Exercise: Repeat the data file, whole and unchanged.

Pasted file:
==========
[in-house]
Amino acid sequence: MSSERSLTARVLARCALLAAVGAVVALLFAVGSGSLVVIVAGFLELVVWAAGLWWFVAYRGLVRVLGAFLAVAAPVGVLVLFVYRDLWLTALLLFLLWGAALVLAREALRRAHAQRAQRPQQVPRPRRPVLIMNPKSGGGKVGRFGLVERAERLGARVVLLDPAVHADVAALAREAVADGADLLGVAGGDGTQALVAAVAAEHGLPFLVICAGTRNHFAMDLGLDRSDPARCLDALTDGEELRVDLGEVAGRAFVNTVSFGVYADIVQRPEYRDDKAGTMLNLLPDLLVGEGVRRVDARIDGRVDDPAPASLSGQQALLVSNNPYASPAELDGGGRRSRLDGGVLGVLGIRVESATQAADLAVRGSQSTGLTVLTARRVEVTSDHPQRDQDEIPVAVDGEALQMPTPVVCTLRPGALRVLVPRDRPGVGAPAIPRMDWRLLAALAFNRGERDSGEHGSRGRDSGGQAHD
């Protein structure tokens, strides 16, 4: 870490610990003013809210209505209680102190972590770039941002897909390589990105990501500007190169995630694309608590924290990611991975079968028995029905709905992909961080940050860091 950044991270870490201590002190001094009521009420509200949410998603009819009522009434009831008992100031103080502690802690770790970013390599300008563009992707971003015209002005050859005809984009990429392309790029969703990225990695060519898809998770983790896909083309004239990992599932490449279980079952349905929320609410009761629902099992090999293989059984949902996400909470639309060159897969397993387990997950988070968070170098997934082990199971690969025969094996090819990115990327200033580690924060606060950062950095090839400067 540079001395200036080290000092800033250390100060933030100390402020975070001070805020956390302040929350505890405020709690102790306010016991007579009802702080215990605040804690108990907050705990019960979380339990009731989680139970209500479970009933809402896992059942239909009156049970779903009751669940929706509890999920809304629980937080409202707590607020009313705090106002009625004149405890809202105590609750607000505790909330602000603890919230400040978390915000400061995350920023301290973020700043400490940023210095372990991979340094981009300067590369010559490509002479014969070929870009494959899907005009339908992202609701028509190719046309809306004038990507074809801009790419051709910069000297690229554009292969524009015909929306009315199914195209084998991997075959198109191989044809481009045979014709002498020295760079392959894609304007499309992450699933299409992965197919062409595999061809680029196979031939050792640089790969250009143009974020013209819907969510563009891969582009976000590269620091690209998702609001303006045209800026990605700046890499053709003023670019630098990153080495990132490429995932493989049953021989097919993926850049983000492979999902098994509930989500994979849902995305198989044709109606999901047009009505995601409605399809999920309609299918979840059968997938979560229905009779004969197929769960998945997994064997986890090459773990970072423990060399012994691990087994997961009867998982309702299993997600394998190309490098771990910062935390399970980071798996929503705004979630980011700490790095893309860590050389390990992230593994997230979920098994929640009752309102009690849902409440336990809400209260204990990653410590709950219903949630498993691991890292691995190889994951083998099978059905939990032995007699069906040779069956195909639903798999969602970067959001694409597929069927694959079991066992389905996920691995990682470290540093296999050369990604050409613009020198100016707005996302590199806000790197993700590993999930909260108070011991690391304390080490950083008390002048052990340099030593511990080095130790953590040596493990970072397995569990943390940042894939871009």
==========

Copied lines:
[in-house]
Amino acid sequence: MSSERSLTARVLARCALLAAVGAVVALLFAVGSGSLVVIVAGFLELVVWAAGLWWFVAYRGLVRVLGAFLAVAAPVGVLVLFVYRDLWLTALLLFLLWGAALVLAREALRRAHAQRAQRPQQVPRPRRPVLIMNPKSGGGKVGRFGLVERAERLGARVVLLDPAVHADVAALAREAVADGADLLGVAGGDGTQALVAAVAAEHGLPFLVICAGTRNHFAMDLGLDRSDPARCLDALTDGEELRVDLGEVAGRAFVNTVSFGVYADIVQRPEYRDDKAGTMLNLLPDLLVGEGVRRVDARIDGRVDDPAPASLSGQQALLVSNNPYASPAELDGGGRRSRLDGGVLGVLGIRVESATQAADLAVRGSQSTGLTVLTARRVEVTSDHPQRDQDEIPVAVDGEALQMPTPVVCTLRPGALRVLVPRDRPGVGAPAIPRMDWRLLAALAFNRGERDSGEHGSRGRDSGGQAHD
């Protein structure tokens, strides 16, 4: 870490610990003013809210209505209680102190972590770039941002897909390589990105990501500007190169995630694309608590924290990611991975079968028995029905709905992909961080940050860091 950044991270870490201590002190001094009521009420509200949410998603009819009522009434009831008992100031103080502690802690770790970013390599300008563009992707971003015209002005050859005809984009990429392309790029969703990225990695060519898809998770983790896909083309004239990992599932490449279980079952349905929320609410009761629902099992090999293989059984949902996400909470639309060159897969397993387990997950988070968070170098997934082990199971690969025969094996090819990115990327200033580690924060606060950062950095090839400067 540079001395200036080290000092800033250390100060933030100390402020975070001070805020956390302040929350505890405020709690102790306010016991007579009802702080215990605040804690108990907050705990019960979380339990009731989680139970209500479970009933809402896992059942239909009156049970779903009751669940929706509890999920809304629980937080409202707590607020009313705090106002009625004149405890809202105590609750607000505790909330602000603890919230400040978390915000400061995350920023301290973020700043400490940023210095372990991979340094981009300067590369010559490509002479014969070929870009494959899907005009339908992202609701028509190719046309809306004038990507074809801009790419051709910069000297690229554009292969524009015909929306009315199914195209084998991997075959198109191989044809481009045979014709002498020295760079392959894609304007499309992450699933299409992965197919062409595999061809680029196979031939050792640089790969250009143009974020013209819907969510563009891969582009976000590269620091690209998702609001303006045209800026990605700046890499053709003023670019630098990153080495990132490429995932493989049953021989097919993926850049983000492979999902098994509930989500994979849902995305198989044709109606999901047009009505995601409605399809999920309609299918979840059968997938979560229905009779004969197929769960998945997994064997986890090459773990970072423990060399012994691990087994997961009867998982309702299993997600394998190309490098771990910062935390399970980071798996929503705004979630980011700490790095893309860590050389390990992230593994997230979920098994929640009752309102009690849902409440336990809400209260204990990653410590709950219903949630498993691991890292691995190889994951083998099978059905939990032995007699069906040779069956195909639903798999969602970067959001694409597929069927694959079991066992389905996920691995990682470290540093296999050369990604050409613009020198100016707005996302590199806000790197993700590993999930909260108070011991690391304390080490950083008390002048052990340099030593511990080095130790953590040596493990970072397995569990943390940042894939871009």